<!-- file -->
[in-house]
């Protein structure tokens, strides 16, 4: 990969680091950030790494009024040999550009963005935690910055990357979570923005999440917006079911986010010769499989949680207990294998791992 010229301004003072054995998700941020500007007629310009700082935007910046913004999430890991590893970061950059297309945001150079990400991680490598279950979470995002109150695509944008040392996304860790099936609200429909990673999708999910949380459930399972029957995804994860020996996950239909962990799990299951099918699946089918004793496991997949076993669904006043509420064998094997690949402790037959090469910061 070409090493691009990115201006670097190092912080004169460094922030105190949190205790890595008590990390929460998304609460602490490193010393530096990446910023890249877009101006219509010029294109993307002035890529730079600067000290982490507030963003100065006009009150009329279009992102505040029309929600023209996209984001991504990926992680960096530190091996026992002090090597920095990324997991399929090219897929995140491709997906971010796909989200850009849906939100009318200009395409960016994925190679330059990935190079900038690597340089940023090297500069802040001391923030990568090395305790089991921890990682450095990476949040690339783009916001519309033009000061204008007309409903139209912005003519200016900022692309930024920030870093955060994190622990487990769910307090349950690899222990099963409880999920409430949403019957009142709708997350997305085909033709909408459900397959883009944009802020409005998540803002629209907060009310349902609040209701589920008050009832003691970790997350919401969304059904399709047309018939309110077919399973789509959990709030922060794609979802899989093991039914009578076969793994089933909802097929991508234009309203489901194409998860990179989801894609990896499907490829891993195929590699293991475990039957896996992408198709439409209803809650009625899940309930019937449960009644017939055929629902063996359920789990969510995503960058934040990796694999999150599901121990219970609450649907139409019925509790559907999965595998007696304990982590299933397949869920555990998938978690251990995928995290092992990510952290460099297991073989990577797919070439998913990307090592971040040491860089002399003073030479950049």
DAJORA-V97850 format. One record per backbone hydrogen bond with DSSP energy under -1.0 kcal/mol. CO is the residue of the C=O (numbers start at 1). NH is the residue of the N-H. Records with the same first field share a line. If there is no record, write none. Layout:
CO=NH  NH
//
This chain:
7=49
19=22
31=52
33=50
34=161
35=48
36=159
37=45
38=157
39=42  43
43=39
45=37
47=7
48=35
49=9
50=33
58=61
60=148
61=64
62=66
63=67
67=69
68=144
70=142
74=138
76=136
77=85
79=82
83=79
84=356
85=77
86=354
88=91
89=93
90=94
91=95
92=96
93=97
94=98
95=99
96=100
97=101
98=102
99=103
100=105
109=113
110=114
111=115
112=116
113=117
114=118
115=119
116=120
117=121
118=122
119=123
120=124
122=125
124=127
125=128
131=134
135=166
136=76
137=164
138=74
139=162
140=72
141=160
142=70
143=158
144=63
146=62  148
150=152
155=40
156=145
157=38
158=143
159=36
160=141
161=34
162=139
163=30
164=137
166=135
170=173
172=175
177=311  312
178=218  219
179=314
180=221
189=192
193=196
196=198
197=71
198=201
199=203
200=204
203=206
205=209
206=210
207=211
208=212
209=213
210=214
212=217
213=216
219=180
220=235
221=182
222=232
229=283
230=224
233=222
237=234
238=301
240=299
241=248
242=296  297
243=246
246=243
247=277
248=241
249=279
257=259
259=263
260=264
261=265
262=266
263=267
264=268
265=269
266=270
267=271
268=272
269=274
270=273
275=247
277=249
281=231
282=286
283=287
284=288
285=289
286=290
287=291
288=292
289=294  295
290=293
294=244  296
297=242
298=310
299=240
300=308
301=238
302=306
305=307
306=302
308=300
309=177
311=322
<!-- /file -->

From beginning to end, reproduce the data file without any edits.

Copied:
[in-house]
């Protein structure tokens, strides 16, 4: 990969680091950030790494009024040999550009963005935690910055990357979570923005999440917006079911986010010769499989949680207990294998791992 010229301004003072054995998700941020500007007629310009700082935007910046913004999430890991590893970061950059297309945001150079990400991680490598279950979470995002109150695509944008040392996304860790099936609200429909990673999708999910949380459930399972029957995804994860020996996950239909962990799990299951099918699946089918004793496991997949076993669904006043509420064998094997690949402790037959090469910061 070409090493691009990115201006670097190092912080004169460094922030105190949190205790890595008590990390929460998304609460602490490193010393530096990446910023890249877009101006219509010029294109993307002035890529730079600067000290982490507030963003100065006009009150009329279009992102505040029309929600023209996209984001991504990926992680960096530190091996026992002090090597920095990324997991399929090219897929995140491709997906971010796909989200850009849906939100009318200009395409960016994925190679330059990935190079900038690597340089940023090297500069802040001391923030990568090395305790089991921890990682450095990476949040690339783009916001519309033009000061204008007309409903139209912005003519200016900022692309930024920030870093955060994190622990487990769910307090349950690899222990099963409880999920409430949403019957009142709708997350997305085909033709909408459900397959883009944009802020409005998540803002629209907060009310349902609040209701589920008050009832003691970790997350919401969304059904399709047309018939309110077919399973789509959990709030922060794609979802899989093991039914009578076969793994089933909802097929991508234009309203489901194409998860990179989801894609990896499907490829891993195929590699293991475990039957896996992408198709439409209803809650009625899940309930019937449960009644017939055929629902063996359920789990969510995503960058934040990796694999999150599901121990219970609450649907139409019925509790559907999965595998007696304990982590299933397949869920555990998938978690251990995928995290092992990510952290460099297991073989990577797919070439998913990307090592971040040491860089002399003073030479950049």
DAJORA-V97850 format. One record per backbone hydrogen bond with DSSP energy under -1.0 kcal/mol. CO is the residue of the C=O (numbers start at 1). NH is the residue of the N-H. Records with the same first field share a line. If there is no record, write none. Layout:
CO=NH  NH
//
This chain:
7=49
19=22
31=52
33=50
34=161
35=48
36=159
37=45
38=157
39=42  43
43=39
45=37
47=7
48=35
49=9
50=33
58=61
60=148
61=64
62=66
63=67
67=69
68=144
70=142
74=138
76=136
77=85
79=82
83=79
84=356
85=77
86=354
88=91
89=93
90=94
91=95
92=96
93=97
94=98
95=99
96=100
97=101
98=102
99=103
100=105
109=113
110=114
111=115
112=116
113=117
114=118
115=119
116=120
117=121
118=122
119=123
120=124
122=125
124=127
125=128
131=134
135=166
136=76
137=164
138=74
139=162
140=72
141=160
142=70
143=158
144=63
146=62  148
150=152
155=40
156=145
157=38
158=143
159=36
160=141
161=34
162=139
163=30
164=137
166=135
170=173
172=175
177=311  312
178=218  219
179=314
180=221
189=192
193=196
196=198
197=71
198=201
199=203
200=204
203=206
205=209
206=210
207=211
208=212
209=213
210=214
212=217
213=216
219=180
220=235
221=182
222=232
229=283
230=224
233=222
237=234
238=301
240=299
241=248
242=296  297
243=246
246=243
247=277
248=241
249=279
257=259
259=263
260=264
261=265
262=266
263=267
264=268
265=269
266=270
267=271
268=272
269=274
270=273
275=247
277=249
281=231
282=286
283=287
284=288
285=289
286=290
287=291
288=292
289=294  295
290=293
294=244  296
297=242
298=310
299=240
300=308
301=238
302=306
305=307
306=302
308=300
309=177
311=322